NBC to launch paid subscription English Premier League soccer streaming service
The network is moving its streaming of non-televised games from its free-with-authentication platform to a paid subscription platform.
After four seasons of making online streaming of non-televised English Premier League games available only through its streaming platform for TV subscribers, NBC is ready to launch its own paid subscription package for cord cutters who want to watch those games. It will do so by taking those games away from the free-with-authentication Live Extra platform, and putting them exclusively on the paid platform.
The paid subscription package will include approximately 130 games, and cost $49.99 for the season. It will be hosted on NBC Sports Gold, the network's streaming platform that offers sport-by-sport subscriptions for cycling, track and field and rugby, among other sports.
It's another sign that the NBC Sports Group, a subsidiary of Philadelphia-based Comcast, is moving away from a financial model that draws its most important revenues from cable and satellite TV subscriptions.
If you are surprised by NBC's decision, you maybe shouldn't be. The network signaled the possibility of this happening in August 2015 when it signed a six-year rights extension with the EPL. That contract began this past season and runs through the 2021-22 campaign.
"Whether it's digital, whether it's television, whether it's a pay-for situation, or whether it's free over the air, we will have the ability – as long as we work within certain parameters that we have committed to – we will work on our programming plan each year with the Premier League," NBC Sports chairman Mark Lazarus said back in 2015. "No matter what technologies get invented between now and over the next seven years, we paid for the right to try to monetize this product against whatever form of viewership consumers are using. … As media evolves, we will be in a position to evolve with it, and that's what this complete set of rights allows us."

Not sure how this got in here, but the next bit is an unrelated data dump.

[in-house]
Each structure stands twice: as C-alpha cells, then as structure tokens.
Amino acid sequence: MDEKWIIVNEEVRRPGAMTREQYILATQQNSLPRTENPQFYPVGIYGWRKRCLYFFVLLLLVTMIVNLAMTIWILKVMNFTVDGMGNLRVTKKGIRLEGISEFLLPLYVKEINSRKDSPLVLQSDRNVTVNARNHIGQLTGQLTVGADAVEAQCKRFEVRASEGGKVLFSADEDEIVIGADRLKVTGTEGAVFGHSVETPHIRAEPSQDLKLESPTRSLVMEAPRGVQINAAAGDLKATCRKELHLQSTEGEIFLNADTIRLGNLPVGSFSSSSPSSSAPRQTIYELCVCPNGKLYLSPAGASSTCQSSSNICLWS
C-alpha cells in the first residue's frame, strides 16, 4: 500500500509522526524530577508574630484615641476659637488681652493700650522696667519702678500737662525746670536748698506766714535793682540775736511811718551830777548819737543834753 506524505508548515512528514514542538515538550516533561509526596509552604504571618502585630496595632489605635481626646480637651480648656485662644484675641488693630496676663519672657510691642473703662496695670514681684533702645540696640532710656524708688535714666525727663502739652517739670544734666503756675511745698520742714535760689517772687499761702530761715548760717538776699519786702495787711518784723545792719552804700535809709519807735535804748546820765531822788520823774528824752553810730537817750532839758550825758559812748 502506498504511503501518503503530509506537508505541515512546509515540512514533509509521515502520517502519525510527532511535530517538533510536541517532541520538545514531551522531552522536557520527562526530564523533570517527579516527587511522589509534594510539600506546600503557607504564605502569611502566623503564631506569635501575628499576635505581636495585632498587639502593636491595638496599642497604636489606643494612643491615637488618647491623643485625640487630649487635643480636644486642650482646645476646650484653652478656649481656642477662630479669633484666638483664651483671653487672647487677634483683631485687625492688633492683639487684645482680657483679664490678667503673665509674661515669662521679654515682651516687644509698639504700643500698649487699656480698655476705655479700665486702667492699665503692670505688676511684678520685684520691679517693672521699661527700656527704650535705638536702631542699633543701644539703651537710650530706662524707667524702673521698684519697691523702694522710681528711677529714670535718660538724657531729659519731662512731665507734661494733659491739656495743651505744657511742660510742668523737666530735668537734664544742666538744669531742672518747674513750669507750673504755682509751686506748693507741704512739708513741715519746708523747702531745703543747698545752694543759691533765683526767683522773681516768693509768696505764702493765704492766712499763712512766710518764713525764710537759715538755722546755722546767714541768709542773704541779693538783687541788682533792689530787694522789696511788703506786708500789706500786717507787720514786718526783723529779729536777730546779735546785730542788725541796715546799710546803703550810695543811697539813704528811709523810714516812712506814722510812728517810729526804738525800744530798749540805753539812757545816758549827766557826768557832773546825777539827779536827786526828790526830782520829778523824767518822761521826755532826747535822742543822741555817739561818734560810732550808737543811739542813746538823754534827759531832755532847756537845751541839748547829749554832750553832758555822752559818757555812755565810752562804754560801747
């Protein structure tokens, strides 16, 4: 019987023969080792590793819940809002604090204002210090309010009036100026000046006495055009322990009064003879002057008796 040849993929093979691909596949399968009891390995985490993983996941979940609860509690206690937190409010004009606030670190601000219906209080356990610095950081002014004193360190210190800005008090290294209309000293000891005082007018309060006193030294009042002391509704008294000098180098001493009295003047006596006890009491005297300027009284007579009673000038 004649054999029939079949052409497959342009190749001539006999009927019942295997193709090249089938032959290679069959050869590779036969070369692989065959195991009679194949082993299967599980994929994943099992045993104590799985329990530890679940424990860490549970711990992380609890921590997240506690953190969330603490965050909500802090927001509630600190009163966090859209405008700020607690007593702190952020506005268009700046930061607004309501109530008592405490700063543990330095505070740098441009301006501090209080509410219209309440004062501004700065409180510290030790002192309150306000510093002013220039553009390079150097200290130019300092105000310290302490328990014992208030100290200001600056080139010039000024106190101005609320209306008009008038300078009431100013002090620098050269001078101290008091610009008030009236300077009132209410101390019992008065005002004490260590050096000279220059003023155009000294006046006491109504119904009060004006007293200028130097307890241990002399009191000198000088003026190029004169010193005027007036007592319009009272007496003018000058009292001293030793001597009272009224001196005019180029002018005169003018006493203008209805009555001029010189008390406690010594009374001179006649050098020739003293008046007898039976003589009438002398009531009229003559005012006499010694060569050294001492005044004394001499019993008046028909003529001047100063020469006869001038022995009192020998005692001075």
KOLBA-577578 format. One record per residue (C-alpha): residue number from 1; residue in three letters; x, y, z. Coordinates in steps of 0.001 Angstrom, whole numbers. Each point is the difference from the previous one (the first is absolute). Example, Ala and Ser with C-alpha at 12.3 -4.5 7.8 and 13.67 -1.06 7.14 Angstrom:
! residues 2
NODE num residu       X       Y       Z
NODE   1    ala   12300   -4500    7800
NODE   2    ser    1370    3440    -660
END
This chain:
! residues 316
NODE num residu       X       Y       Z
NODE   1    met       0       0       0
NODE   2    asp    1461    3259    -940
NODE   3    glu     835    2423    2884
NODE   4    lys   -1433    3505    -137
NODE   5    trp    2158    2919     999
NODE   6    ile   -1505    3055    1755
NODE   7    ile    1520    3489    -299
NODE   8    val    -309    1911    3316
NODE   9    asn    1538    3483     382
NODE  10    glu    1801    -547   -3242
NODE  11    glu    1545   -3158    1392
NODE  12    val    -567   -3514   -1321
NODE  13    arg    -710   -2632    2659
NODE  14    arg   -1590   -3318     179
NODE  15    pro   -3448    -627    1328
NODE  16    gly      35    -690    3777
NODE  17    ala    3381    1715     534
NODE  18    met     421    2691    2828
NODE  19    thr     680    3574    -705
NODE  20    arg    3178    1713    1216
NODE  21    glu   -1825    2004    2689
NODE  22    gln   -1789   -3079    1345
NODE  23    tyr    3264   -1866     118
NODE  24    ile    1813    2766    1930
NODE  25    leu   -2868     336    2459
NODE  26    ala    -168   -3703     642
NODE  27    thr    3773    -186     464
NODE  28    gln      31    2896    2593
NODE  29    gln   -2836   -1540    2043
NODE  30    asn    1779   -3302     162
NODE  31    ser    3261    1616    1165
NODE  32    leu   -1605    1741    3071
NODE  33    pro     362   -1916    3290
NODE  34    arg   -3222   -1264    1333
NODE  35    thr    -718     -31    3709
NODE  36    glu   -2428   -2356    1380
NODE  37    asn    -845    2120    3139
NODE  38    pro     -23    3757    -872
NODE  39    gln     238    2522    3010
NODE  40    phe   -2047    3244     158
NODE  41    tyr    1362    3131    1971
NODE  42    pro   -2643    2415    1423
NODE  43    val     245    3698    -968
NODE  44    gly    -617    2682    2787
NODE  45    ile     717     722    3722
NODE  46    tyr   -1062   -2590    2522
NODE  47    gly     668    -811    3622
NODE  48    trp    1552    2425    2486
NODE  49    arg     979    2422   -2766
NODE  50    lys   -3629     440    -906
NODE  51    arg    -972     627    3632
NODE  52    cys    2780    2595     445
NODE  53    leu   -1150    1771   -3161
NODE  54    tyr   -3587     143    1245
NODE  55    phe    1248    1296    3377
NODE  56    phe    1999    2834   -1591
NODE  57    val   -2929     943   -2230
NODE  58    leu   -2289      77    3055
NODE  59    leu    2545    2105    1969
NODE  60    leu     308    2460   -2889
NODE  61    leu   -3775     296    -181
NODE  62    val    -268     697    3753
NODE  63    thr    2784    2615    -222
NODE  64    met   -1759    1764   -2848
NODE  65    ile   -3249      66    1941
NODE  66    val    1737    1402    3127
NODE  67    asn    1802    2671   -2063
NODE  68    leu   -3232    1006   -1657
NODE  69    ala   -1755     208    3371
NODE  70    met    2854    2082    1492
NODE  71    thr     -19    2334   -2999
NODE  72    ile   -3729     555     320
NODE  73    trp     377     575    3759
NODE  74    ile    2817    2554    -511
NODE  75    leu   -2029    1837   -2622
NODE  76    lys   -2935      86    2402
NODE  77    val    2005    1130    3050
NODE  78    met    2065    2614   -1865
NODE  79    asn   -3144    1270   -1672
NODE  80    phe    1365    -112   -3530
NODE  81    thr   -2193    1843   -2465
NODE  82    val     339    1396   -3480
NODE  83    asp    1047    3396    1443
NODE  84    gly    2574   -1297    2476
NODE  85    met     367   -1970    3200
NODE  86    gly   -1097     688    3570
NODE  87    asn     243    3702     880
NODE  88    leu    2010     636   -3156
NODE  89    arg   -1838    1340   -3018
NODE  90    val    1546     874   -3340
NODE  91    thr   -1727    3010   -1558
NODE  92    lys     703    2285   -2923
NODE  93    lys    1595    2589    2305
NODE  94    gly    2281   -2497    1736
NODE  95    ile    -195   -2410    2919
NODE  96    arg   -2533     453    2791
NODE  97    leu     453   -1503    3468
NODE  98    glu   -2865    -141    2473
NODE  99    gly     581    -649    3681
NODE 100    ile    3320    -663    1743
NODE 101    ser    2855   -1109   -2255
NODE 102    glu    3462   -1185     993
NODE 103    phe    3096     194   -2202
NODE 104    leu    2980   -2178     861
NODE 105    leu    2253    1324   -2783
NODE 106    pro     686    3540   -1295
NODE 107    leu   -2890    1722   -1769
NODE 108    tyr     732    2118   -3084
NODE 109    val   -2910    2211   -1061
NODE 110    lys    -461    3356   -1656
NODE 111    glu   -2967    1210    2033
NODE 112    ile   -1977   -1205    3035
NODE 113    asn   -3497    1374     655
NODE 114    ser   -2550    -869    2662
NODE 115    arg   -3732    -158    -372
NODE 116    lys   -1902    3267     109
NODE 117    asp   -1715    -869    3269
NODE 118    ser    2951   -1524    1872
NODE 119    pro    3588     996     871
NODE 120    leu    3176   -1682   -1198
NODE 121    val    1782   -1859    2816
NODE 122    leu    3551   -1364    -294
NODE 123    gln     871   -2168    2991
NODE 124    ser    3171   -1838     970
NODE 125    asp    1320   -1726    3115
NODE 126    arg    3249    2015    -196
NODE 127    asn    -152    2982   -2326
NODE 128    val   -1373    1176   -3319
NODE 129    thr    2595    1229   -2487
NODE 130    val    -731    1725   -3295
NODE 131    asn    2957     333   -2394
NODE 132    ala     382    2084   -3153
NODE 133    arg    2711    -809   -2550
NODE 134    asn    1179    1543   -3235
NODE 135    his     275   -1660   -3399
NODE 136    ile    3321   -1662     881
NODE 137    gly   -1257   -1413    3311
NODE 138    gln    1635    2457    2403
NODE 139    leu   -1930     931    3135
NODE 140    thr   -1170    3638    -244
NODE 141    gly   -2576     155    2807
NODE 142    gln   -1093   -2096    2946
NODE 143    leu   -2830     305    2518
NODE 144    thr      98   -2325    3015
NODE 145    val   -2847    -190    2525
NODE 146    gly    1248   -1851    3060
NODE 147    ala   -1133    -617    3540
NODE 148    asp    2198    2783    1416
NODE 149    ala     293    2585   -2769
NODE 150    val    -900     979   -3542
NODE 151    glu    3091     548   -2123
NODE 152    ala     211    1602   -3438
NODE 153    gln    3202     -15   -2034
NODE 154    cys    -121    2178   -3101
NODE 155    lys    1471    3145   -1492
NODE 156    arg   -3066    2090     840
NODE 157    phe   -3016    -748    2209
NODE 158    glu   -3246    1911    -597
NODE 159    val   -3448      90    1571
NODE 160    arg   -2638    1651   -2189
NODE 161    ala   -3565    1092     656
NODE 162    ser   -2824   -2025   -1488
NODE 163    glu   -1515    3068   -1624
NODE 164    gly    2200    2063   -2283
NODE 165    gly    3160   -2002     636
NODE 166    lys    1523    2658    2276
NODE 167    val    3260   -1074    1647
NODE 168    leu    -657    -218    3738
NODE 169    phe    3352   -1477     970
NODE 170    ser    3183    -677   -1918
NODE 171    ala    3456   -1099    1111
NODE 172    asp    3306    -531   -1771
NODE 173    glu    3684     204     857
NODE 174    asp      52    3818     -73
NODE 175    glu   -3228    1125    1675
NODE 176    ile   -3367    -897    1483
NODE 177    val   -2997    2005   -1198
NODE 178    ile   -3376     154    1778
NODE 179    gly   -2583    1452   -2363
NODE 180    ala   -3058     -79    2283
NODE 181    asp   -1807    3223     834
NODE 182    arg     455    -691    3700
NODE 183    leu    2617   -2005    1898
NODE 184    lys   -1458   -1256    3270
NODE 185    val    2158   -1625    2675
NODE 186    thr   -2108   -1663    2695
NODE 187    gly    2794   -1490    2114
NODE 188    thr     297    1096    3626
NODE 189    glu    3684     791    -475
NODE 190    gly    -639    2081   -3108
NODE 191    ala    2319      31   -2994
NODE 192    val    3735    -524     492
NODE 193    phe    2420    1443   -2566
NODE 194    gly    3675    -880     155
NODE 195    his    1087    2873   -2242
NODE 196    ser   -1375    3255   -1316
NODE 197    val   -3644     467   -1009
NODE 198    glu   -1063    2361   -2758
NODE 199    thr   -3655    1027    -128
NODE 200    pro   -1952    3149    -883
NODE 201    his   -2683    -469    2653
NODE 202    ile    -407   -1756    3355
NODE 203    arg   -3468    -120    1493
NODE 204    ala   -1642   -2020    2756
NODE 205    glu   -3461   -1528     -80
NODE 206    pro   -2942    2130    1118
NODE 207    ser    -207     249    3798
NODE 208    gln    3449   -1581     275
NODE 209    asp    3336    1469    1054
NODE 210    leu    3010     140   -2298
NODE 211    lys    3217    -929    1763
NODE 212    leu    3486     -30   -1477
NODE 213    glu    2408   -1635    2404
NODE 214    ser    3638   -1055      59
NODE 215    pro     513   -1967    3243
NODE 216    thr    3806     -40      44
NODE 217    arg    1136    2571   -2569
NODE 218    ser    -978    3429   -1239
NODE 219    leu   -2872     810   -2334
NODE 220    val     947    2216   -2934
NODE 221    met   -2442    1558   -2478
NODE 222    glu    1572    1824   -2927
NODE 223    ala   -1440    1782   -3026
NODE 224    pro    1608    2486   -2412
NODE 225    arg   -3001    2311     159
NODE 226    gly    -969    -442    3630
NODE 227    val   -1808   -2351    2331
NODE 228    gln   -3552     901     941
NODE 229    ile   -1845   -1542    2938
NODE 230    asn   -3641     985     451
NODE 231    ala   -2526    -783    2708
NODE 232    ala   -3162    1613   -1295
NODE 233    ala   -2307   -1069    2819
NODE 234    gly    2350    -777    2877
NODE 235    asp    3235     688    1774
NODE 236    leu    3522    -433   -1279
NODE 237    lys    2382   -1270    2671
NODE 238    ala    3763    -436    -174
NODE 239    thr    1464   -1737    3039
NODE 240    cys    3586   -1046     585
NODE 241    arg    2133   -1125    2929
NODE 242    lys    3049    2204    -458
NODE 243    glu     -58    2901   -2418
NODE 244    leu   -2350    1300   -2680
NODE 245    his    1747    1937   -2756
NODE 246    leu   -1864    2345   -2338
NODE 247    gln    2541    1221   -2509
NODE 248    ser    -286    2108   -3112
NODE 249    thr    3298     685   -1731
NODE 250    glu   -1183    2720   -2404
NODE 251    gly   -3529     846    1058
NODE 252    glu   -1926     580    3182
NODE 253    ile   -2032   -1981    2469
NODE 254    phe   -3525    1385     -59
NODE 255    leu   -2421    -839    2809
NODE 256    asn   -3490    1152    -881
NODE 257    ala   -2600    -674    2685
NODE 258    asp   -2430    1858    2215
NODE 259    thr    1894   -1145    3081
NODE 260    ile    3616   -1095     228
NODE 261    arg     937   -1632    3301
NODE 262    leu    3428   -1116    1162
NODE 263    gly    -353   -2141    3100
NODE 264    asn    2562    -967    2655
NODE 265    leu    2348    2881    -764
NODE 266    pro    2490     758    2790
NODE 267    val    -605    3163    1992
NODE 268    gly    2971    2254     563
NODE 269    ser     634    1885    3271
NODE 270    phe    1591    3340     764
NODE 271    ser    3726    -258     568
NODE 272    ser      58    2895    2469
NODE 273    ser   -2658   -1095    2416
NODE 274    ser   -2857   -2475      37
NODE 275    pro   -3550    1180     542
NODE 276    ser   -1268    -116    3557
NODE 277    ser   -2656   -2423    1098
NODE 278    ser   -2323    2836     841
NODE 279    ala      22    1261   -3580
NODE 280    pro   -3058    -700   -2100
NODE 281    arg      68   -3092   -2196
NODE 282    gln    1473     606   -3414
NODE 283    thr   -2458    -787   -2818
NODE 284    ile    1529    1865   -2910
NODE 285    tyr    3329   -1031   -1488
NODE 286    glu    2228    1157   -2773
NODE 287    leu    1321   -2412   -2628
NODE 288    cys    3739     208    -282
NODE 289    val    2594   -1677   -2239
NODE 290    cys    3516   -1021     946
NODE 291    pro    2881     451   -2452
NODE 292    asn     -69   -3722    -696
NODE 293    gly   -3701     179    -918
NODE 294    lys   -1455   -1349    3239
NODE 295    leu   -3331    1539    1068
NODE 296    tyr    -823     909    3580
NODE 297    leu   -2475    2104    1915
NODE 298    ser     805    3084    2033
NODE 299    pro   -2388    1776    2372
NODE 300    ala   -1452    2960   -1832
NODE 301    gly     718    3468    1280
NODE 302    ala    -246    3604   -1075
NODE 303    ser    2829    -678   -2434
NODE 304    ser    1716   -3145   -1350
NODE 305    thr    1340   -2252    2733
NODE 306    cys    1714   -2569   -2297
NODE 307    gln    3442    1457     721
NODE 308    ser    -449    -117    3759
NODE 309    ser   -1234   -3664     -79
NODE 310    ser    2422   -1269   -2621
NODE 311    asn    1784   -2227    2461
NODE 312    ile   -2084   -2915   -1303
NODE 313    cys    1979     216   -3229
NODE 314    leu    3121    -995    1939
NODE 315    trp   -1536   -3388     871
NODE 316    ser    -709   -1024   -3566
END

For much of the history of NBC's ownership of Premier League rights, which began in 2013, you had to have a linear cable or satellite TV subscription in order to watch Premier League streams on the network's online streaming platform. That wall got cracked this past May, when NBC and DirecTV agreed a deal to let DirecTV Now streaming subscribers access to the platform.
Now the Peacock network has pecked its own hole in that wall.
That said, you'll still need a TV subscription of some kind to get access to games on linear channels such as NBC, NBCSN, CNBC and USA Network. NBC's streaming of those games will be through the network's free-with-authentication platform.
But if you subscribe to NBC's new package and an over-the-top television streaming service – such as DirecTV Now, FuboTV, PlayStation View, SlingTV or YouTube – you'll be able to watch every Premier League game without needing a cable box.
What will remain on the "television" side of the ledger? NBC said in a press release that there will be "up to 250 games" on linear channels, including a specific reference to "at least one match in each Premier League match time window."
Some kickoff windows will have more than one game on TV. I'm told that NBC plans to continue to televise two games at 10 a.m. Eastern on most Saturdays, as it did this past season.
The release also said "there will be no decrease in matches on NBC and NBCSN compared to prior seasons," and that all games "televised in single-game windows" will be on linear channels.
That covers just about all the big games you could think of. A contest between any two of Arsenal, Chelsea, Liverpool, Manchester City, Manchester United and Tottenham Hotspur will surely be on TV, because British broadcaster Sky and BT Sport make sure the marquee matchups get their own time slots.